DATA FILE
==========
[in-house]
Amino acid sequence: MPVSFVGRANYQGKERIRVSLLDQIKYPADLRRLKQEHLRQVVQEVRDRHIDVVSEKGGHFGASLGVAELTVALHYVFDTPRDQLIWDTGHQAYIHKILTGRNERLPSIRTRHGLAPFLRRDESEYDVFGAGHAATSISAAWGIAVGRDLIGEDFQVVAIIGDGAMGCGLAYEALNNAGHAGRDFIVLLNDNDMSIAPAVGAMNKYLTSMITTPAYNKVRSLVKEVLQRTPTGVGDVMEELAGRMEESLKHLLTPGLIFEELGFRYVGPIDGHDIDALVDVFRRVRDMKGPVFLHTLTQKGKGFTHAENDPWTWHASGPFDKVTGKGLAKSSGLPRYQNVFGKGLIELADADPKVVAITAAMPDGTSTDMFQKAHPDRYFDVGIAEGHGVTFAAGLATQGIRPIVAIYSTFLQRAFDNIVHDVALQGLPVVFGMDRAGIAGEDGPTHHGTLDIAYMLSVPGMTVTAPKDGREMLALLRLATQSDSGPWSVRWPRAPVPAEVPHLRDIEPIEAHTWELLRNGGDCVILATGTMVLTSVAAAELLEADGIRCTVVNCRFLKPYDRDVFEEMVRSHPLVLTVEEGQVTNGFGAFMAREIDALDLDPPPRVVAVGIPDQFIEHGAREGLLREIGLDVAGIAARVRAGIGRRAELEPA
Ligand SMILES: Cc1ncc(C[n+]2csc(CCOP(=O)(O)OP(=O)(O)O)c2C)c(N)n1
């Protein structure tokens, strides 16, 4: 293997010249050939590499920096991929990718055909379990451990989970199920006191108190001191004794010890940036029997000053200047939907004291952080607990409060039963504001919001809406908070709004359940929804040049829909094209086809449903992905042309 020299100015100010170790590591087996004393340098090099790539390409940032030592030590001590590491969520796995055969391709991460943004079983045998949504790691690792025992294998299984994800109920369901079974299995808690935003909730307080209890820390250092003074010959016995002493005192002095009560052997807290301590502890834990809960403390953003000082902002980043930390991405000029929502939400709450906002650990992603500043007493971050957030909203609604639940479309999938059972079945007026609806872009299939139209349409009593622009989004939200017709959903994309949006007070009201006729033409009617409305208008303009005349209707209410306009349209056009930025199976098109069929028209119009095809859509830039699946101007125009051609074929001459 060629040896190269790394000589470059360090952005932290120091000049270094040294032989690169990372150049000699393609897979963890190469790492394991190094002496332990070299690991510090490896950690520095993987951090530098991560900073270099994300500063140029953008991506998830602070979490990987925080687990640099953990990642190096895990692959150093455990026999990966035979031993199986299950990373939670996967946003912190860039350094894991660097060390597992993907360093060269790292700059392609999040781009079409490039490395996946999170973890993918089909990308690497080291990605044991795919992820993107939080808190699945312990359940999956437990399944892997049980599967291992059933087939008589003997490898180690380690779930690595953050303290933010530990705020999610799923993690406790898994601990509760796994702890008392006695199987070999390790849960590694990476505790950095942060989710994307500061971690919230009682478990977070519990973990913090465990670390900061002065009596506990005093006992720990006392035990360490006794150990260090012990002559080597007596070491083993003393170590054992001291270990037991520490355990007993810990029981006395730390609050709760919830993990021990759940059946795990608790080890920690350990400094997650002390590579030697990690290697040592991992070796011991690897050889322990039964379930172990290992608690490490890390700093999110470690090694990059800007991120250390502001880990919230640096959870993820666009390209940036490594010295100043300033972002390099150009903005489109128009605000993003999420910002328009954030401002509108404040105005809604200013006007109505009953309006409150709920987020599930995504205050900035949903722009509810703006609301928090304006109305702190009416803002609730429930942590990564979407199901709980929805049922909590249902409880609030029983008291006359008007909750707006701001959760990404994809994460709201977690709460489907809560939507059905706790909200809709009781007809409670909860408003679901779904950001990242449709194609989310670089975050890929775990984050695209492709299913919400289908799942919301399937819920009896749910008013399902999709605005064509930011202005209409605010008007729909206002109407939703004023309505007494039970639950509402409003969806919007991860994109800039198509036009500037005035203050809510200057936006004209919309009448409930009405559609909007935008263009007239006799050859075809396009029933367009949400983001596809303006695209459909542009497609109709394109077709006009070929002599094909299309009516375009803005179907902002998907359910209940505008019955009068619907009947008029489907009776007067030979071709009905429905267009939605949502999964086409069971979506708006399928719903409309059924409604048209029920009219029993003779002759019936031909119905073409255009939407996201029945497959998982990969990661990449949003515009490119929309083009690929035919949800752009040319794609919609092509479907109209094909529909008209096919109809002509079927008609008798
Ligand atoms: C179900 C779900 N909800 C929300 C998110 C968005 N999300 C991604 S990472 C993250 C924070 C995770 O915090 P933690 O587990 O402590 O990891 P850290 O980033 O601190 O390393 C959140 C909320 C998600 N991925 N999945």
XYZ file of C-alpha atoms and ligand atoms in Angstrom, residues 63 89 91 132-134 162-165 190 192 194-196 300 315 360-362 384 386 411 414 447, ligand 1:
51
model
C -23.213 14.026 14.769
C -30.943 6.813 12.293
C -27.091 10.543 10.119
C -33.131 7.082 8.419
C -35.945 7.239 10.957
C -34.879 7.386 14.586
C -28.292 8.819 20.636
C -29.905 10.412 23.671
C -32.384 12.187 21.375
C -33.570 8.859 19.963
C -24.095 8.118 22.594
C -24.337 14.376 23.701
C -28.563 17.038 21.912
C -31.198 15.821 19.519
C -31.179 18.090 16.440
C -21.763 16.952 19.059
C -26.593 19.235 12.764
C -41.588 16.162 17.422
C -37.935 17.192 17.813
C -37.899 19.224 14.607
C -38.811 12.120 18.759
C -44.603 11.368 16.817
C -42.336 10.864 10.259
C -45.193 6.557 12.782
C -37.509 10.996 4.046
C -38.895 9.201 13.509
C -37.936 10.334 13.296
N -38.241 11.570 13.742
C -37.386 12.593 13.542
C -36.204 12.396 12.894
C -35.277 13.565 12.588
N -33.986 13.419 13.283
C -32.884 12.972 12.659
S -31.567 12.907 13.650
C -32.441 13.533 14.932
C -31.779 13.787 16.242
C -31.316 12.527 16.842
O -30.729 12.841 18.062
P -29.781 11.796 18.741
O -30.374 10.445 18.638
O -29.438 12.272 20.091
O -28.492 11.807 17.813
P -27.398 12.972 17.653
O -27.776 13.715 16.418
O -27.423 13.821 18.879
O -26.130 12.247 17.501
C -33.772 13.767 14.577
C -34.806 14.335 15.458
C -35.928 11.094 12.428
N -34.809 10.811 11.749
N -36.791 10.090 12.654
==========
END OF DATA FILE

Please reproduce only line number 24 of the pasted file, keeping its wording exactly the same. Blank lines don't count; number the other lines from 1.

C -21.763 16.952 19.059